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Queues and welcomes

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1) In a situation where end of a queue is not obvious, how does one inquire for who the last person in the line is? My guess being 「すみません、最後尾は?」. Also when a queue's end is obvious does one simply join it without drawing attention? And finally is cutting in line acceptable if i notice a friend/a friend notices me standing somewhere in the middle of a line?

2) Is it unnatural to welcome a person to a flat/house with 上がって(ください) if the flat/house has no genkan, steps or any other rise whatsoever? Also it appears to me that ようこそ is only used by stores, hotels, restaurants and other customer-related establishments. Would using ようこそ to invite someone into my dwelling sound weird?
 

WonkoTheSane

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I don't think I've ever run into a situation here where the end of the line wasn't obvious. Japanese are very good at lining up. There are often little machines which spit out numbers to tell one what place they are in line, for example at my local post office.

Anecdotally, in Ikebukuro station there's a shop that sells these delicious smelling tarts and always has a long line. One day I noticed a line a bit of a ways away which appeared to lead nowhere. It was demarked by posts much like airport lines IIRC, and was back and forth so the line itself formed a snake-like square. The people at the front were just waiting there, and other people kept joining the back. Quite odd, to say the least, but I figured "Whelp, just Japanese people being Japanese, I guess." It turns out that this is the overflow line for the main line for the tart shop.

As I said, Japanese people are very good at lining up, in my experience.
 

Toritoribe

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1)
I would say すみません、ここ最後尾/一番後ろですか?
Yes.
Usually no.

2)
Those are not wrong, but 入って/お入りください and いらっしゃい are more common, respectively.
 
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There are often little machines which spit out numbers to tell one what place they are in line, for example at my local post office.
Good to know there are electronic queue systems installed throughout Japan Post offices. I just imagined some rural post office with live queue. But then again queues are probably unheard of in rural post offices.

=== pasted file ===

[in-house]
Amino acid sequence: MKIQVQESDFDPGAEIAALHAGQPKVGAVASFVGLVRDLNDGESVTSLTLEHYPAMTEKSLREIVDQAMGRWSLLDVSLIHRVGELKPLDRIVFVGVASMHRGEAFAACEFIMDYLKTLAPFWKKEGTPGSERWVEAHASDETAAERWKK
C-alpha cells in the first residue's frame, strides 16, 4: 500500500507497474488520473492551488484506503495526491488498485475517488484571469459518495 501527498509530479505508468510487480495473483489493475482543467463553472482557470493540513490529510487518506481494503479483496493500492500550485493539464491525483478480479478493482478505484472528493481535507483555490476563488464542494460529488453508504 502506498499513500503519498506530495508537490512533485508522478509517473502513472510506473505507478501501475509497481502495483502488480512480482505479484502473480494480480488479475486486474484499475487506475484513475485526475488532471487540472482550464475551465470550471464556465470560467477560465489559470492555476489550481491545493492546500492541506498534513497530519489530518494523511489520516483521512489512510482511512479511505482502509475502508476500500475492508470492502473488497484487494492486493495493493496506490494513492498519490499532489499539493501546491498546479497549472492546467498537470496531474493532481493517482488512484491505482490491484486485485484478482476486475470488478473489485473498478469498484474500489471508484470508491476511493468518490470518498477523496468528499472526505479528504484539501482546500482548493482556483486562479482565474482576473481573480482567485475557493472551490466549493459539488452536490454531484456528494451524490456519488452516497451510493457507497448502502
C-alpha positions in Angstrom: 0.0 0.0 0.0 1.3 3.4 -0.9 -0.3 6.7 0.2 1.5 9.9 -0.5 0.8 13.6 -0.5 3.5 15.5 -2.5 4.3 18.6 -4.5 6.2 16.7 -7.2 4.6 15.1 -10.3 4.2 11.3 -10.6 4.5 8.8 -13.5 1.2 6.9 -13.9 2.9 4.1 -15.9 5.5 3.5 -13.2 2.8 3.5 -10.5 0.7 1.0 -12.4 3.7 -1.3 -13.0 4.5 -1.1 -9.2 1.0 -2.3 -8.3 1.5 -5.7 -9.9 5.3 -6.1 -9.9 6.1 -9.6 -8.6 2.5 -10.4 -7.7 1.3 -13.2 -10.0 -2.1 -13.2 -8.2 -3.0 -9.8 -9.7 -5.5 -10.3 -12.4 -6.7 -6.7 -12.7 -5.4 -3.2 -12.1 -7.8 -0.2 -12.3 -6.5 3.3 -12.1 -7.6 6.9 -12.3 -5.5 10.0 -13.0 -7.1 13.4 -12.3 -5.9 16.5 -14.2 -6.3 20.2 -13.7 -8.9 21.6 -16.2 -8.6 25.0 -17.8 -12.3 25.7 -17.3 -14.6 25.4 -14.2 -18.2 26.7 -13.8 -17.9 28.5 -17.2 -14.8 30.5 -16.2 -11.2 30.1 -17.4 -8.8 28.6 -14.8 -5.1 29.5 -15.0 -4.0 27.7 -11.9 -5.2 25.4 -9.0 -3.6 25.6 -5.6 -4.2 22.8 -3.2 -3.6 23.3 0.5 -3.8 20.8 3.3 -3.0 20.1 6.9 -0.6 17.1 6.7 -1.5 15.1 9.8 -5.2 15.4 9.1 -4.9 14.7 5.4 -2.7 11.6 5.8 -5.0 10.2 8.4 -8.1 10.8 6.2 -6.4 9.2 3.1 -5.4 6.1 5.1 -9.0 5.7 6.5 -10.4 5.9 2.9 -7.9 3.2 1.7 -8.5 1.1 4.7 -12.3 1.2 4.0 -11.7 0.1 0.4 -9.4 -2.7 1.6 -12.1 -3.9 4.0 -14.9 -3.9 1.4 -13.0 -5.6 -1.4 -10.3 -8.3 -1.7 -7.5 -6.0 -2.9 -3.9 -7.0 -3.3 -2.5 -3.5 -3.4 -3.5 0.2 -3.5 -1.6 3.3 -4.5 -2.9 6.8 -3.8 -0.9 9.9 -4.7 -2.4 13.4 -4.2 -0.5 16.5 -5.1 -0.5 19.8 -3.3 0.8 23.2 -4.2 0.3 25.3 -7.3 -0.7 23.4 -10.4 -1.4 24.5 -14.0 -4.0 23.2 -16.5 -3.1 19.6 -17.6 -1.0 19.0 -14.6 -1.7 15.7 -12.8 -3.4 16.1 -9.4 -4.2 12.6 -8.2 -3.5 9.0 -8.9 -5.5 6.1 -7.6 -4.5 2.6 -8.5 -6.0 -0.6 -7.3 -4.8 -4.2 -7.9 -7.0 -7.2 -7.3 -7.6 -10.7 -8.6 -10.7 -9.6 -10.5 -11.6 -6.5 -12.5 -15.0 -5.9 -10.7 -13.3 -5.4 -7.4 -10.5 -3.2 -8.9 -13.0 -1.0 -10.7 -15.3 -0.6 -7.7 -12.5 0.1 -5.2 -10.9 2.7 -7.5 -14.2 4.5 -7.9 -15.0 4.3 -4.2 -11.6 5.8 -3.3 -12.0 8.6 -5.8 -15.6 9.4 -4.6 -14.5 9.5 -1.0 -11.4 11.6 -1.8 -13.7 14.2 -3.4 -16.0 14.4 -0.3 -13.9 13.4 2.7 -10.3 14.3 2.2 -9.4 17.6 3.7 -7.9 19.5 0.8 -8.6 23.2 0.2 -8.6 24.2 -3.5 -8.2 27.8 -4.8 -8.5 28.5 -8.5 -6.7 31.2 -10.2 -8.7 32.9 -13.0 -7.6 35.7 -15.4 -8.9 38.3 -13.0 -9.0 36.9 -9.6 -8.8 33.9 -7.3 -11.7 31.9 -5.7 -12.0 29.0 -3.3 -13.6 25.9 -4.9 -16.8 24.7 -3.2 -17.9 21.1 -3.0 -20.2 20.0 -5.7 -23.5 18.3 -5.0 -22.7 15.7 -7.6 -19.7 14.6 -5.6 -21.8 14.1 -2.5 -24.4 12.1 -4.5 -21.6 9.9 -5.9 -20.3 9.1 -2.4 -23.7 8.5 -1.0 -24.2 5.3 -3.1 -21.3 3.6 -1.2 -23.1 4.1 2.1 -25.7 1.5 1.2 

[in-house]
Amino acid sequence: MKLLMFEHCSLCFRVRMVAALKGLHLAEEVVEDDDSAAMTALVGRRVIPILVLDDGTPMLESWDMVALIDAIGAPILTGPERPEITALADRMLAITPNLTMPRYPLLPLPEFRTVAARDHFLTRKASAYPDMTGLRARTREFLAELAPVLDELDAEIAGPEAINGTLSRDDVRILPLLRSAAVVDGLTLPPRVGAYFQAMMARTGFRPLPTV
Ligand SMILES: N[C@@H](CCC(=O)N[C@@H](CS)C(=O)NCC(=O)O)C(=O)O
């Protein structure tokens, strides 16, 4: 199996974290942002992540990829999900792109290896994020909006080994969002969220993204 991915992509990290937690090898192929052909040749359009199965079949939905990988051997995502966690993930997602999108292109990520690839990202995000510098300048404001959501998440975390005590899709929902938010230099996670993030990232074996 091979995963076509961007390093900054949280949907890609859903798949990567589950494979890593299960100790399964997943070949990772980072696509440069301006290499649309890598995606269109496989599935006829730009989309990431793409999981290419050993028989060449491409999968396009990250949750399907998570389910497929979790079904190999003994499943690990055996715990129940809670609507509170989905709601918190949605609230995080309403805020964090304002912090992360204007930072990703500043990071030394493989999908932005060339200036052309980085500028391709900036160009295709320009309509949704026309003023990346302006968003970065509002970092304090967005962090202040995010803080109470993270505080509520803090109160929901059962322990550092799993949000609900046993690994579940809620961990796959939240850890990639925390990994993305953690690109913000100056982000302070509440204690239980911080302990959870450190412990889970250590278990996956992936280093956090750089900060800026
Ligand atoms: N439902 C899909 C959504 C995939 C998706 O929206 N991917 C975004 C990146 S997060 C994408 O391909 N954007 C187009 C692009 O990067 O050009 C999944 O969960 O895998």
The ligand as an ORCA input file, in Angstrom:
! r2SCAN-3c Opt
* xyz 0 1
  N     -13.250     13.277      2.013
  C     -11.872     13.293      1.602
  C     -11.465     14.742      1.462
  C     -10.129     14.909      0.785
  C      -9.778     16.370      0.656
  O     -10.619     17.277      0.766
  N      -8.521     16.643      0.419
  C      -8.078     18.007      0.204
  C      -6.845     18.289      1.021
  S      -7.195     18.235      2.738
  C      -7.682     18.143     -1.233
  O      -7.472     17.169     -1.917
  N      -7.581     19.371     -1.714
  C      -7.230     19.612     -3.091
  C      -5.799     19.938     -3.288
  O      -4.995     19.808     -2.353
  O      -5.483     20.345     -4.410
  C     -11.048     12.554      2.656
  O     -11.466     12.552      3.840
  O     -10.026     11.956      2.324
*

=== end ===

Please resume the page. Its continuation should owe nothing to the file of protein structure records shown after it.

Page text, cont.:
Toritoribe
Thanks for your input. No questions left.
 

Mike Cash

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In less genteel settings you well hear ケツ used to refer to the end of the line.
 

Lothor

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Anecdotally, in Ikebukuro station there's a shop that sells these delicious smelling tarts and always has a long line. One day I noticed a line a bit of a ways away which appeared to lead nowhere. It was demarked by posts much like airport lines IIRC, and was back and forth so the line itself formed a snake-like square. The people at the front were just waiting there, and other people kept joining the back. Quite odd, to say the least, but I figured "Whelp, just Japanese people being Japanese, I guess." It turns out that this is the overflow line for the main line for the tart shop.
I pass through Ikebukuro station nearly every day and know exactly the shop you mean - it sold cream puffs until recently. They also had a shop assistant to help people make the transformation from the overflow queue to the main queue. Actually, I found the fact that people were prepared to wait so long for overpriced cream puffs (about 250 yen each!) in an unpleasant environment (the underbelly of Ikebukuro station is not very nice!) a bit depressing.
 

Mike Cash

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The fact itself is pretty amusing.
It certainly is. That's why I felt it best to clarify, just in case.

You may as well learn the the verb for breaking line while we're on the subject.

割り込む
 
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